WRT the vocab lessons, I don’t believe that there will be any for new level 1 (not sure about that) but they certainly contain useful stuff. The usual advice is not to get too hung up on them, but to push forwards. For level 1 South, there are 12 challenges on the website currently, with more due over course of the months to come. The Northern level 1 is complete however.



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Many thanks, Stu. No, I’m not conversing yet with any other Welsh speaker/learners, but trying to arrange it at the moment. My cat is the only person who’s heard me in action :slight_smile:


Next thing on the list right there then. Skype is a good option if you cannot make it to face-to-face meetups…


Jason - as a rule of thumb, you should be aiming to get around 80% of the material right before moving on. If you are getting much more than this, then you are going too slowly.

80% of 140 sentences os 112 correct, so unless you’ve found a particular pattern that you really don’t remember, or a whole tense that is causing you a headache, then it’s time to move on! (I doubt if you have found a particular pattern / tense that’s not working for you, or you wouldn;t have got such a high score!)

Remember that as you move through a course, you will be practicing the material from previous lessons in the subsequent lessons, so for little problems, you’ll get plenty of practice.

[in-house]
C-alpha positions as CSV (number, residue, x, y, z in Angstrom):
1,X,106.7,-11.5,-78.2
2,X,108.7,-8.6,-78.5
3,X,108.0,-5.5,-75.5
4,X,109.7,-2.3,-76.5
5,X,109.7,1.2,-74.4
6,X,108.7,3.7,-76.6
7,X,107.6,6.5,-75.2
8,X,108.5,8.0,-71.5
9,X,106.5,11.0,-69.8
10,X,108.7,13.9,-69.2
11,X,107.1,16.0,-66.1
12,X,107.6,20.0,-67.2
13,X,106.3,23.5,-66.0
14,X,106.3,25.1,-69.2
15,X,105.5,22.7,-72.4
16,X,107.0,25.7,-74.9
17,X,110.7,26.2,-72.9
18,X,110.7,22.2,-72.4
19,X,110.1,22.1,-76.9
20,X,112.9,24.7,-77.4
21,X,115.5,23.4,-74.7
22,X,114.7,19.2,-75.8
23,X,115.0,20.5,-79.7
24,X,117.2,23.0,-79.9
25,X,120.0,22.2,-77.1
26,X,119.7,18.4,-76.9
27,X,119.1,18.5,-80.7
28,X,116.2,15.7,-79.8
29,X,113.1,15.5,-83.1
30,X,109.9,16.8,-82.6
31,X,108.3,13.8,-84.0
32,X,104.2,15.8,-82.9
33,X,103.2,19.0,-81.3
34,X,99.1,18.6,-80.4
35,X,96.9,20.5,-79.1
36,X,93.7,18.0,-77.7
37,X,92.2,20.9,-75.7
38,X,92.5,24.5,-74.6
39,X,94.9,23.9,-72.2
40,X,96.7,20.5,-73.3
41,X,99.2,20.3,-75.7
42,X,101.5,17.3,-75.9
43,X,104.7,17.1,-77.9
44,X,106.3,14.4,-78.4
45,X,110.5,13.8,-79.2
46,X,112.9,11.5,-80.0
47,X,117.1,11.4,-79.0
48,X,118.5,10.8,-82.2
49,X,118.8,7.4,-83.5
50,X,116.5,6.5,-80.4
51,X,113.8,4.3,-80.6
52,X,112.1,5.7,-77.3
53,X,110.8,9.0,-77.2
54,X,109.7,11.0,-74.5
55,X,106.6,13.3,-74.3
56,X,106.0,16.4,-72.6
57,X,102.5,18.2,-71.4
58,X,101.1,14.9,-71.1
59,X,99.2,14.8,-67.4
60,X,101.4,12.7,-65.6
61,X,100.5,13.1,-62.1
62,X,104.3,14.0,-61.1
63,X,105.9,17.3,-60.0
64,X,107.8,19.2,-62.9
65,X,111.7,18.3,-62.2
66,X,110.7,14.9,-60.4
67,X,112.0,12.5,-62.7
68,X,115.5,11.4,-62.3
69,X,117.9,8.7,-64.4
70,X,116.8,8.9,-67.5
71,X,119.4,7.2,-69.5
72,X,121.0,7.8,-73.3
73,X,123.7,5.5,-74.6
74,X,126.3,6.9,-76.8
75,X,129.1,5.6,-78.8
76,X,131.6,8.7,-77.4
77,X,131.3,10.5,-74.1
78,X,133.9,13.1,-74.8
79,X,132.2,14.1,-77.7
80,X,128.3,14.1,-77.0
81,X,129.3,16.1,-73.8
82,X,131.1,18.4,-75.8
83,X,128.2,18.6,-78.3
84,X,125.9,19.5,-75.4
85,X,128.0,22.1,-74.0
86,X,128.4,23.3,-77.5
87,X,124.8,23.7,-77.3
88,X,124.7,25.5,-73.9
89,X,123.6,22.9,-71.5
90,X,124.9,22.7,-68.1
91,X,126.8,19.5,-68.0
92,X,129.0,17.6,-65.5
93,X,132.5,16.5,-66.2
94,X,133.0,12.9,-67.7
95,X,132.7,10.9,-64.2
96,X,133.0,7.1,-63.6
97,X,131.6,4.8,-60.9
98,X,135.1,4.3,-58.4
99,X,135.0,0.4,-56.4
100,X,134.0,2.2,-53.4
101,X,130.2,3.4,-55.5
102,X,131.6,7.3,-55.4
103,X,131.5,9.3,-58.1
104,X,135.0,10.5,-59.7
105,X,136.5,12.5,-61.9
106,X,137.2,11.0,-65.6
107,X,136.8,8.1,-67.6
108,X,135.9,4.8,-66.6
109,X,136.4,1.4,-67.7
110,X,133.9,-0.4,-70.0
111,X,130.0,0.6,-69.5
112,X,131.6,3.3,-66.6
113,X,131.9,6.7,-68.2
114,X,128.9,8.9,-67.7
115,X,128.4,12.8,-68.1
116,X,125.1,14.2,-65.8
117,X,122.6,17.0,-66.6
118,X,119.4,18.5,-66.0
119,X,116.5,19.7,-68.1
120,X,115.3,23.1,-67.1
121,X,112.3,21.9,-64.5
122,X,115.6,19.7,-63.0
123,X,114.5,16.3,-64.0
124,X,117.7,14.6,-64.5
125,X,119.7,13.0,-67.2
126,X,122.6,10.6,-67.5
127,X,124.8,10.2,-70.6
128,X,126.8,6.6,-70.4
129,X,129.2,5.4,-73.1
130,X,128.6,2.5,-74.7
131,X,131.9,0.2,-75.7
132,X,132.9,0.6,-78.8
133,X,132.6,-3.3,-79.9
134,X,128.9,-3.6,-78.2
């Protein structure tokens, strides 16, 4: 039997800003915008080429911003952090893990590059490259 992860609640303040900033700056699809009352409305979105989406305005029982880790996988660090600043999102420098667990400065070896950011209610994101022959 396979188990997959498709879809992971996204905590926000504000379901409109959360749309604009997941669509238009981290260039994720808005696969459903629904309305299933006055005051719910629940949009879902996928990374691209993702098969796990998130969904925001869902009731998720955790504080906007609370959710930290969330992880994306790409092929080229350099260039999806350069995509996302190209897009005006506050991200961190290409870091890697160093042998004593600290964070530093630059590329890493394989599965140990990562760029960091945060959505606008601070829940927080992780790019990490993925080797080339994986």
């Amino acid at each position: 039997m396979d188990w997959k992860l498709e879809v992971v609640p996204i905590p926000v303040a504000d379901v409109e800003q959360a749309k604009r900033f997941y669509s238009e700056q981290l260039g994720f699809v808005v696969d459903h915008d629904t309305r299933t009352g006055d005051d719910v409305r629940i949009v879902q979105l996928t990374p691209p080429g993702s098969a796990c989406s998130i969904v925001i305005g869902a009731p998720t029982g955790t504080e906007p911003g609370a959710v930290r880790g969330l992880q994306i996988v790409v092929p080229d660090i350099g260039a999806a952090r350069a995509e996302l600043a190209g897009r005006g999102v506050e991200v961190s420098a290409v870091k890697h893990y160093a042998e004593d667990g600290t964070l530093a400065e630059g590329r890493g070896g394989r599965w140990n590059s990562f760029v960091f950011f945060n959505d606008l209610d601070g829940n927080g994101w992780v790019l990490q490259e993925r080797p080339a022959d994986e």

In the case of lesson 25, there are the 5 minute practices to keep those fresh, so keep doing them while you start with course 2!



PS have a quick look at to see people’s raction to the challenge of the 5 minute practices, Forwarned is fore-armed and all that!

Having finished the old Course 1, and whilst I wait for app access to Course 2, I have tried out the first couple of lessons on the New Course 1. It’s very different!

Would you recommend that I go through this course first? There’s a lot of material in there that isn’t covered on the old Course 1.

Honestly, I’d suggest doing both; perhaps alternate until you reach what’s currently done, and then stick to the older stuff until more new stuff comes out (it’s what I’m doing on course 3).